I actually started the book I’m working on now about the same time that I started Cammie Takes Flight, and while Cammie’s been a book now for nearly a year, that other book is still waiting for me. I don’t expect I’ll ever be a fast writer. Many times I feel as though the story is struggling to find me. Sometimes there’s a lot of static in the way. But when the lines finally become clear, sentences and paragraphs begin to fall into place. That’s when I know for sure the story I’m working on will not get abandoned along the wayside.

And while I’m hopeful that spring will soon be here to stay, there is definitely no guarantee. Just as there is no guarantee that the story I’m presently working on will make it into book form. Still, amidst the struggles and frustration, I try to remain hopeful. It may not always be possible. I sometimes fall into a rut and become discouraged even with three published books and over forty published short stories. I’m fairly certain I’m not alone in this. We all become discouraged from time to time. But it’s our ability to pick ourselves up time and time again, to find that small bit of hope and run with it as fast as we can, that is responsible for all the accomplishments we achieve in life.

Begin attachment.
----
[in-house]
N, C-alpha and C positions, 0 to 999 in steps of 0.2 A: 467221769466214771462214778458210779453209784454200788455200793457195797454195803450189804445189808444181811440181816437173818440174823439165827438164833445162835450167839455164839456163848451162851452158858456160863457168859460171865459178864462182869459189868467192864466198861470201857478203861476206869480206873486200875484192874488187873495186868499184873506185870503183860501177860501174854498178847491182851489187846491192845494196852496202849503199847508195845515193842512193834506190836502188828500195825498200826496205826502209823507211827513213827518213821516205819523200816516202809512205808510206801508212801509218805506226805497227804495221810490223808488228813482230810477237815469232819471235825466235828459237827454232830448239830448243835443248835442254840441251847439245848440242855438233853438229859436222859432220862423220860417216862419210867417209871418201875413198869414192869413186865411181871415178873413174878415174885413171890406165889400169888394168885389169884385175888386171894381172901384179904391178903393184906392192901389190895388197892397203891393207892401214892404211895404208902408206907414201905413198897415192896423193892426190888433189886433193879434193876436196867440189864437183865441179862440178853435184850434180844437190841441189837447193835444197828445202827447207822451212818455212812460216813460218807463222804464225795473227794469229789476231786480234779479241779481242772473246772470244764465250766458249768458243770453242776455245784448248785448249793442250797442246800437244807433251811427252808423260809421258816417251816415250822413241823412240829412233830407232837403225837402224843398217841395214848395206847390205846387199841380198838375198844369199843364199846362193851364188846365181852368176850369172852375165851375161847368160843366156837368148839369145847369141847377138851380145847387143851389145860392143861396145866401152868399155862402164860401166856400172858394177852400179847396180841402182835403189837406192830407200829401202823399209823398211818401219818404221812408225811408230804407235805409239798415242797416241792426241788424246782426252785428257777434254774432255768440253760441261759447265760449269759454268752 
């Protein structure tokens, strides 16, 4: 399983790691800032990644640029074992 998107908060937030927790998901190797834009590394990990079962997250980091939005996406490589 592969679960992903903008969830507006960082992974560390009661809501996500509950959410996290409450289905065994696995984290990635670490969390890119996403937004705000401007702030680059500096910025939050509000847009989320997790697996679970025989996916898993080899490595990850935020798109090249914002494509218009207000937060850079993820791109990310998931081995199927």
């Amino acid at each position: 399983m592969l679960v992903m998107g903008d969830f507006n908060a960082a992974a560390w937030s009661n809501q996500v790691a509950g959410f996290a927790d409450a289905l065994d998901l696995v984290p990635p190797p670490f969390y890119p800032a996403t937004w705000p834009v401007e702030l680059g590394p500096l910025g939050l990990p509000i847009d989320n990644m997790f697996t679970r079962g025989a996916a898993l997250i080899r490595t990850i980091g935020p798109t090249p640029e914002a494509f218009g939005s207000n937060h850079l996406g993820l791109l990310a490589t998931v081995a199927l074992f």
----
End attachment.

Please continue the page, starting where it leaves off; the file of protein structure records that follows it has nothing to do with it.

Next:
I’ll leave you with this quote that I find particularly inspiring. Maybe you will, too.

We must accept finite disappointment, but never lose infinite hope. Martin Luther King, Jr.

 

Dare to Dream Big

I’ve been thinking a lot about the main character, Cammie Turple, from Flying with a Broken Wing and, my new book, Cammie Takes Flight and how even though the circumstances of her life were less than desirable it didn’t stop her from dreaming of a better life for herself. In some ways she’s kind of my hero and probably has more nerve than I would have had at that age or maybe any age. Mostly, I like the way she never used her circumstances, her visual impairment, or her less than desirable homelife, as an excuse for staying stuck in the life she was familiar with. Let’s be honest, it’s sometimes easy not to stretch our wings too far. We settle into the familiar because it’s easier and doesn’t require anything too strenuous from us. Reaching into that great unknown can be scary as a friend of mine often reminds me. It’s good to have friends like that who don’t let you off the hook too easily.